Profit Expectations of a Sports Bettor
Posted 6th October 2018
Those of you who read my articles regularly, and certainly those who have read my latest book Squares & Sharps will know that I sell a rather depressing message about sports betting: almost all of what happens is luck. One of the most significant pieces of evidence I have published to support my view is the analysis of data kindly made available by the tipster supermarket Pyckio. Plotting the distributions of over 6,000 tipsters who had collectively issued over 1 million tips during an 8month period (June 2014 to February 2015), their performances were almost identical to what would be expected to happen purely randomly. I'm not naïve to believe there are no tipsters or bettors capable of finding a genuine profitable expectation through their skill which is sustainable over the long term. After all, the reason I'm in this business at all was through the inspiration I gained from someone who most definitely was. However, my view is that there really aren't very many, most likely less than 1% and conceivably less than 0.1% or even 0.01%.
In this article, I want to revisit that Pyckio data and break it down into different odds ranges to investigate the different ranges of performances and draw some conclusions about likely profit expectations. In keeping with the original analysis, my assumption will be that nearly all of what happens is due to chance. Of course, for the few of you where that is not the case, the same rules of statistical variance still apply. If you have a bit of additional skill on your side, that should be regarded as a bonus which will see you right in the long run. But even for you, chance will dominate short to medium term expectations, and hence it is useful to take a look at what those might be.
In my original article analysing Pyckio tipsters, I plotted their performances by tscores. This helped me compare different lengths of betting history and tipsters betting different odds in a riskadjusted way. However, it's not as intuitively understandable and given that this time I want to compare and contrast the ranges of performances for different odds, plotting yields is my preferred option this time.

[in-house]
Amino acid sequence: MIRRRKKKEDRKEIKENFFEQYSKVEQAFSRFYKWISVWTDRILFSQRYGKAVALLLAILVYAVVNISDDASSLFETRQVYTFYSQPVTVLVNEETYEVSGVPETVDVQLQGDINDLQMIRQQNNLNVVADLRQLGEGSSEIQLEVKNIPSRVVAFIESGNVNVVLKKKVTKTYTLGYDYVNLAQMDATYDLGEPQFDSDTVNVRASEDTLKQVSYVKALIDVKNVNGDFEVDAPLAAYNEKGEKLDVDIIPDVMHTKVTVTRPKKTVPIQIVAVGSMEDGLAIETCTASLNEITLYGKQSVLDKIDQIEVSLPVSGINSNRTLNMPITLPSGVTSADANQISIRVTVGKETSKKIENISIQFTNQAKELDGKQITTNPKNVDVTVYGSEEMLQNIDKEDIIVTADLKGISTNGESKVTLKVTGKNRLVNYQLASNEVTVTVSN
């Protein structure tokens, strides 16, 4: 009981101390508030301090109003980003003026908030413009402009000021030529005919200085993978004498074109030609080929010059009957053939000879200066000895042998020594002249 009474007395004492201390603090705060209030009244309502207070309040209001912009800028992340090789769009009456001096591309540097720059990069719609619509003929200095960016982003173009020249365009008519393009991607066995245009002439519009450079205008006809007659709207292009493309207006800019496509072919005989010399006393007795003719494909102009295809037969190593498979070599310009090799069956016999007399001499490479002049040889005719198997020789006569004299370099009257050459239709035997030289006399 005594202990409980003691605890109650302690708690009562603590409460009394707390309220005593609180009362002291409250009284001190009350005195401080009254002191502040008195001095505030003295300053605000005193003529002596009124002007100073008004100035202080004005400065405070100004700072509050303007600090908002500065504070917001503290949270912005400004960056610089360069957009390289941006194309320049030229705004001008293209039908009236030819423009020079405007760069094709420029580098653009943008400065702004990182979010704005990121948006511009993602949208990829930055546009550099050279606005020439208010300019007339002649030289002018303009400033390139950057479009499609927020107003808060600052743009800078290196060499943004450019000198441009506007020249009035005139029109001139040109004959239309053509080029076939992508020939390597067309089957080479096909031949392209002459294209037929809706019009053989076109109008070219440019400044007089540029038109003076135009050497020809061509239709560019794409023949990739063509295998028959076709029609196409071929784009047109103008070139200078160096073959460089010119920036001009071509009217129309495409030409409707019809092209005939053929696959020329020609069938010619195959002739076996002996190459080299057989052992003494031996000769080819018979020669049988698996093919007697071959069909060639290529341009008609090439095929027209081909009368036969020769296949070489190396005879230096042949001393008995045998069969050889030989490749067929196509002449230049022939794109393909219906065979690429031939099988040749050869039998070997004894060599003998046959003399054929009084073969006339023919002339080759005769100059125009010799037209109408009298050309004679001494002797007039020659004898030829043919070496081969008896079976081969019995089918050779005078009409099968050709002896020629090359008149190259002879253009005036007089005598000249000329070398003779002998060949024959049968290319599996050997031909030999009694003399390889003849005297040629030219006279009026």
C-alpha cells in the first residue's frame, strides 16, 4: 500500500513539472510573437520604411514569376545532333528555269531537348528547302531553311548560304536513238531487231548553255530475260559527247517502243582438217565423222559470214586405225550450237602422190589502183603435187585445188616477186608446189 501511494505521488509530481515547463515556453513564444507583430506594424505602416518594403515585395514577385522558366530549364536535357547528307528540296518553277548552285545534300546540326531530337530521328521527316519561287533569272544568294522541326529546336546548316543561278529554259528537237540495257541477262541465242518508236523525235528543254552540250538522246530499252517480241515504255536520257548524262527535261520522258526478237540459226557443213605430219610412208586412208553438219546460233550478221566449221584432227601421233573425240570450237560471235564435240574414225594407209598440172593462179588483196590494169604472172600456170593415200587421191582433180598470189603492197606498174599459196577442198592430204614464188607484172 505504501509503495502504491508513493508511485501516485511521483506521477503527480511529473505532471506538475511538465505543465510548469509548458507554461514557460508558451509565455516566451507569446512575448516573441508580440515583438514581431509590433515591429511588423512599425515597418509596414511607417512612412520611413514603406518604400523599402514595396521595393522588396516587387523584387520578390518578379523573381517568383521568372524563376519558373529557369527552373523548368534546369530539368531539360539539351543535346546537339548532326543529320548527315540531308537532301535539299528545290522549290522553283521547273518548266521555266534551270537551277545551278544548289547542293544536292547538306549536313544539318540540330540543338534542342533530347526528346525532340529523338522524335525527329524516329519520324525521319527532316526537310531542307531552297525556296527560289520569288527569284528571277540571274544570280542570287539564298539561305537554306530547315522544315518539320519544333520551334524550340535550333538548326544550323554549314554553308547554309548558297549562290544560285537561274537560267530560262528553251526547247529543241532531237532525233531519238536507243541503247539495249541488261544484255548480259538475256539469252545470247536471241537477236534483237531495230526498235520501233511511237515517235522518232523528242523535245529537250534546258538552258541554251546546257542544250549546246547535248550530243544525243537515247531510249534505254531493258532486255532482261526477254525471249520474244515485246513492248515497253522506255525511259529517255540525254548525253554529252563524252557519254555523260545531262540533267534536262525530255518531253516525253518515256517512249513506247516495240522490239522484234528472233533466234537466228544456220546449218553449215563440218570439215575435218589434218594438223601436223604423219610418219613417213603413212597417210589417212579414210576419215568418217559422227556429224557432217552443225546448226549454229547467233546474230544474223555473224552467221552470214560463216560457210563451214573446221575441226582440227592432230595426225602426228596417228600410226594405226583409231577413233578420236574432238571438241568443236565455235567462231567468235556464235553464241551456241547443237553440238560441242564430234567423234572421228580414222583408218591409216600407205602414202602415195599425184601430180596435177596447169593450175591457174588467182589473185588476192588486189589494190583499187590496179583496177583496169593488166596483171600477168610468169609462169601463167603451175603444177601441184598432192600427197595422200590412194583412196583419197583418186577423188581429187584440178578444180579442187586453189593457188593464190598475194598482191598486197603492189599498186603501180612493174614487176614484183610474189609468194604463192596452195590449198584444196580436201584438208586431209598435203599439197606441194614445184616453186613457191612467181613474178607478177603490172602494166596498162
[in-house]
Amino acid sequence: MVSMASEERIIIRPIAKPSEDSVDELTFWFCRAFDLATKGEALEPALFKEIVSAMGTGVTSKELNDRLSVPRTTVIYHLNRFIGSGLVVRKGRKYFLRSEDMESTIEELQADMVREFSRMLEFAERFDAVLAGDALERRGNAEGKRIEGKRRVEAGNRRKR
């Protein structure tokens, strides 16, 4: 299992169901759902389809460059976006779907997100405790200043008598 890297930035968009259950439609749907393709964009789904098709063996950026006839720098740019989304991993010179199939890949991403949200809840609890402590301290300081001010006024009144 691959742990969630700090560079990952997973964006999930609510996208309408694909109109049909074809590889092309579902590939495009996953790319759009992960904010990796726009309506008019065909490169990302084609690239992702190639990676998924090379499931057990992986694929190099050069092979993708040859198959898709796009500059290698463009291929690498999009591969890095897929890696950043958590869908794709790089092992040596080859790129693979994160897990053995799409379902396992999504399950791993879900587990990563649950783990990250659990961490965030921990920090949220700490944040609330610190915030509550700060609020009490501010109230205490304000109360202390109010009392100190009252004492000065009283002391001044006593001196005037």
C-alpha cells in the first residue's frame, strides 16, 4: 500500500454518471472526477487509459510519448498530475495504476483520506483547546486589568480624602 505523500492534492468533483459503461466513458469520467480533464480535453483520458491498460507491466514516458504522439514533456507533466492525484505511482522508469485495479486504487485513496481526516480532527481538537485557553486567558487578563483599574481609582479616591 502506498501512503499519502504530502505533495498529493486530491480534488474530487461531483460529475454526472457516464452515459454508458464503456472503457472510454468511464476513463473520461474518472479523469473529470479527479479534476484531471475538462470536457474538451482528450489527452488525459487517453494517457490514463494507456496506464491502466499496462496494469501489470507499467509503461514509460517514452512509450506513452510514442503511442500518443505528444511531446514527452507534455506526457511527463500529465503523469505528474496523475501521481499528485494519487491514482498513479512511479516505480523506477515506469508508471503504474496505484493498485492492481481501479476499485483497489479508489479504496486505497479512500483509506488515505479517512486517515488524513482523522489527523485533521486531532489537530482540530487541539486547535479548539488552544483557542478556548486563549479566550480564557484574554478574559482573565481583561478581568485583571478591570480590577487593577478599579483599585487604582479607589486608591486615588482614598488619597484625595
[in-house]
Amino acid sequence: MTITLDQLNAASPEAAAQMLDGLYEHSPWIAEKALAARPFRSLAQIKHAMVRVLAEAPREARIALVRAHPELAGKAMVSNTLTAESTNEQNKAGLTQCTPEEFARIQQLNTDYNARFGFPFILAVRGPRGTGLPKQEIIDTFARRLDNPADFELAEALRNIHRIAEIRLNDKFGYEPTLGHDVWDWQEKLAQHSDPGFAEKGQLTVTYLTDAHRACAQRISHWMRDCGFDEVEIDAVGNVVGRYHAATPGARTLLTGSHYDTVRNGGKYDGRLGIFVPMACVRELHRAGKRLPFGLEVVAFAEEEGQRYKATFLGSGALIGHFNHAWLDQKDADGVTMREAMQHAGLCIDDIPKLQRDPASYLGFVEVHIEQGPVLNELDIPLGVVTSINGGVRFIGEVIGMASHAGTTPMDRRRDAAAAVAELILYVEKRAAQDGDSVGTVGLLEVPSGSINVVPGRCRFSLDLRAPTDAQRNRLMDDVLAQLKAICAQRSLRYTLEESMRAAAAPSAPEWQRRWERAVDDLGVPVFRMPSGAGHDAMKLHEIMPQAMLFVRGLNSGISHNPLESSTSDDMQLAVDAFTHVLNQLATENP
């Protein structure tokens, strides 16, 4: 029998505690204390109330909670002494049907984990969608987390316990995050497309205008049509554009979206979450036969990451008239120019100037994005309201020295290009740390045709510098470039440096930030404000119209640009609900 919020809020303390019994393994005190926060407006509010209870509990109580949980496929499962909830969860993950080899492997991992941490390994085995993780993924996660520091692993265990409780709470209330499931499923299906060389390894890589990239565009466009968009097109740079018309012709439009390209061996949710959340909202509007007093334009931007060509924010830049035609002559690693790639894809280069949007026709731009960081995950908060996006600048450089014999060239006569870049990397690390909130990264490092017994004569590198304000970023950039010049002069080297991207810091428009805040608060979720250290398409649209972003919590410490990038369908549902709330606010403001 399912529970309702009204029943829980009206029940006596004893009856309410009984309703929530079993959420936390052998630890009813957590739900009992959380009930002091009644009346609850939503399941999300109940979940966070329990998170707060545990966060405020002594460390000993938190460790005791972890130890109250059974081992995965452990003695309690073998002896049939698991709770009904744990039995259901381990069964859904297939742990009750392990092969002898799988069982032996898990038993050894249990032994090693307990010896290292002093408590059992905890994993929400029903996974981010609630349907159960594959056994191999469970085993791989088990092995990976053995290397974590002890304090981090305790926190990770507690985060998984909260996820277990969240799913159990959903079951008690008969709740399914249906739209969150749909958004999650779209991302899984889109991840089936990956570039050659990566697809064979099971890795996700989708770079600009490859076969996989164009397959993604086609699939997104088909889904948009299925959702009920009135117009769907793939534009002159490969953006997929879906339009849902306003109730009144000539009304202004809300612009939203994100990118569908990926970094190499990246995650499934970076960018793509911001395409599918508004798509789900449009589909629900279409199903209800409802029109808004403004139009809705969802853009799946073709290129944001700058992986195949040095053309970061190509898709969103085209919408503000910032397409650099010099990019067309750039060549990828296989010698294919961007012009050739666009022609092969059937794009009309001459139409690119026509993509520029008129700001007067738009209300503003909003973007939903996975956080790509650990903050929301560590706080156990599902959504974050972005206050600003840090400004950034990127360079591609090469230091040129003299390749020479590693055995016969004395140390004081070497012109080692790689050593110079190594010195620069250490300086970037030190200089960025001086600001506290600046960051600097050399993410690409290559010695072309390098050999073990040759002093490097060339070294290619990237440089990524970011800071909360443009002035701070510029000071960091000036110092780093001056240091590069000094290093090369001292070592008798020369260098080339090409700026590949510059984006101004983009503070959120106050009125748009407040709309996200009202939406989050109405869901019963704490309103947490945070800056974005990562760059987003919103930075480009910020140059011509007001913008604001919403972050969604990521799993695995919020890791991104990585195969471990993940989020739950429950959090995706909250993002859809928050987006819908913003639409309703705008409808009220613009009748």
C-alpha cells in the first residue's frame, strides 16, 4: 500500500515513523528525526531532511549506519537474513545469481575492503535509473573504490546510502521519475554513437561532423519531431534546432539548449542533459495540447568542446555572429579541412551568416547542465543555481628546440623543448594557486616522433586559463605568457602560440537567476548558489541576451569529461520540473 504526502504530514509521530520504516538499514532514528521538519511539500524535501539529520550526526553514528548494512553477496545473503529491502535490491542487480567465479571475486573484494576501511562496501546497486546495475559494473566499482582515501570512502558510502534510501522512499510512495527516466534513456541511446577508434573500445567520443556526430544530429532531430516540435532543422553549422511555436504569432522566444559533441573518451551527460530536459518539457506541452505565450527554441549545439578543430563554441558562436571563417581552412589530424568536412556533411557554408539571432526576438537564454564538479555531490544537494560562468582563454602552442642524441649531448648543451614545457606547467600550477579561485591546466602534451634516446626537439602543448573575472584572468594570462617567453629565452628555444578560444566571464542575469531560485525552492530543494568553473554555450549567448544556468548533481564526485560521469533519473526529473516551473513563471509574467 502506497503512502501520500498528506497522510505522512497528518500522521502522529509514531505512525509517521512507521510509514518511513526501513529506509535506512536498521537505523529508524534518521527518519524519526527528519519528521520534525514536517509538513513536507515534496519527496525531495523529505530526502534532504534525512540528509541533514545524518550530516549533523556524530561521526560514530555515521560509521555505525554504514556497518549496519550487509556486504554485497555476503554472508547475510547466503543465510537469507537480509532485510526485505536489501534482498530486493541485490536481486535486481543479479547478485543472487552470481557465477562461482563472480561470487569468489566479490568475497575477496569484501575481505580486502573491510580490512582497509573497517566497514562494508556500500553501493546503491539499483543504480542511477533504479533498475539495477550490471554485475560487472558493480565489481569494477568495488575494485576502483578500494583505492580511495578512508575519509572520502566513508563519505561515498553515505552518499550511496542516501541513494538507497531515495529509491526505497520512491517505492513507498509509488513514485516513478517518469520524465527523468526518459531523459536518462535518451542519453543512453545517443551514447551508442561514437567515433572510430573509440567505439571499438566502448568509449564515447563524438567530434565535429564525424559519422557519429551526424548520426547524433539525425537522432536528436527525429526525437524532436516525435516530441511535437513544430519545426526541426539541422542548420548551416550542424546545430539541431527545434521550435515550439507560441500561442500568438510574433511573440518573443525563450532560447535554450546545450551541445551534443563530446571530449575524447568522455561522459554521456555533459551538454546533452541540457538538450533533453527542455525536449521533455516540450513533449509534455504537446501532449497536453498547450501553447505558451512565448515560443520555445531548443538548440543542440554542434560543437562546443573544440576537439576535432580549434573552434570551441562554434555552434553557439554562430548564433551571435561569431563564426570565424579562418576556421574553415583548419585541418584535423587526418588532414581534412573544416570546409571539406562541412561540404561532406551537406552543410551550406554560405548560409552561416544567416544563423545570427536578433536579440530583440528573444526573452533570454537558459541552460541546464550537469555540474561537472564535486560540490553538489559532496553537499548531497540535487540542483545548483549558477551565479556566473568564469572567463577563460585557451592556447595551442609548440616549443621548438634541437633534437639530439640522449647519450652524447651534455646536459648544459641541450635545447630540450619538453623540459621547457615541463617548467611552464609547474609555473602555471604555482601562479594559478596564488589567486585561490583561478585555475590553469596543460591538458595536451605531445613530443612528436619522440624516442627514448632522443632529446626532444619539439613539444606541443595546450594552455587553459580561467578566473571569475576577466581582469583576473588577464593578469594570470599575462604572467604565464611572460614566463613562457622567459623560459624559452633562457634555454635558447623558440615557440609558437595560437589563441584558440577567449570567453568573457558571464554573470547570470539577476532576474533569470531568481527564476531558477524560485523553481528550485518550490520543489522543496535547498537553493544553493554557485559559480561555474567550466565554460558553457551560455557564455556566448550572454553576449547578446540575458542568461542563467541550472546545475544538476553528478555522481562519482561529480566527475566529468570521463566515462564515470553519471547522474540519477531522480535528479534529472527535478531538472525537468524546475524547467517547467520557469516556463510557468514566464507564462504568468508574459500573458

For the purposes of the analysis I've only considered tipsters which have had at least 100 tips for a particular chosen odds range. I opted to analyse 4 different odds ranges: Odds less than 1.50, odds from 1,5 to less than 2, odds 2 to less than 3, and odds 3 and over. Typically I would prefer to analyse a greater range, for example odds 3 to 5, 5 to 10 and over 10, but there simpler weren't enough tipsters and tips to make the analysis meaningful.
There were 576 tipsters in my dataset who issued at least 100 tips with odds less than 1.50, accounting for a total of 185,841 tips. Their yields from these are plotted in the distribution below (blue line), with the xaxis divided into 1%yield divisions. The total yield for all tips was 0.75%. 42% of the tipsters were profitable, with a standard deviation of 4.1%. [The standard deviation of a sample is simply a statistical measure for how much the data in that sample vary about a mean; the bigger the variance the bigger the standard deviation.] For these short odds, the aggregated yield is pretty close to Pinnacle's betting margin at those prices (because of the favouritelongshot bias), and remember that all these tips were issued at Pinnacle prices.
The actual distribution of tipsters' yields is contrasted to a distribution that occurred when assuming a random settlement of bets (using Excel's random number generator to decide how a bet would be settled (the red line). For this single random run, the average aggregated yield was 0.77% and the standard deviation in tipsters' yields was 4.2%, figures almost identical to the actual data. Because Excel's random number generator will produce to a normal distribution, we can say with confidence that the actual distribution of tipsters performances from betting odds less than 1.50 is pretty close to normal, and therefore random.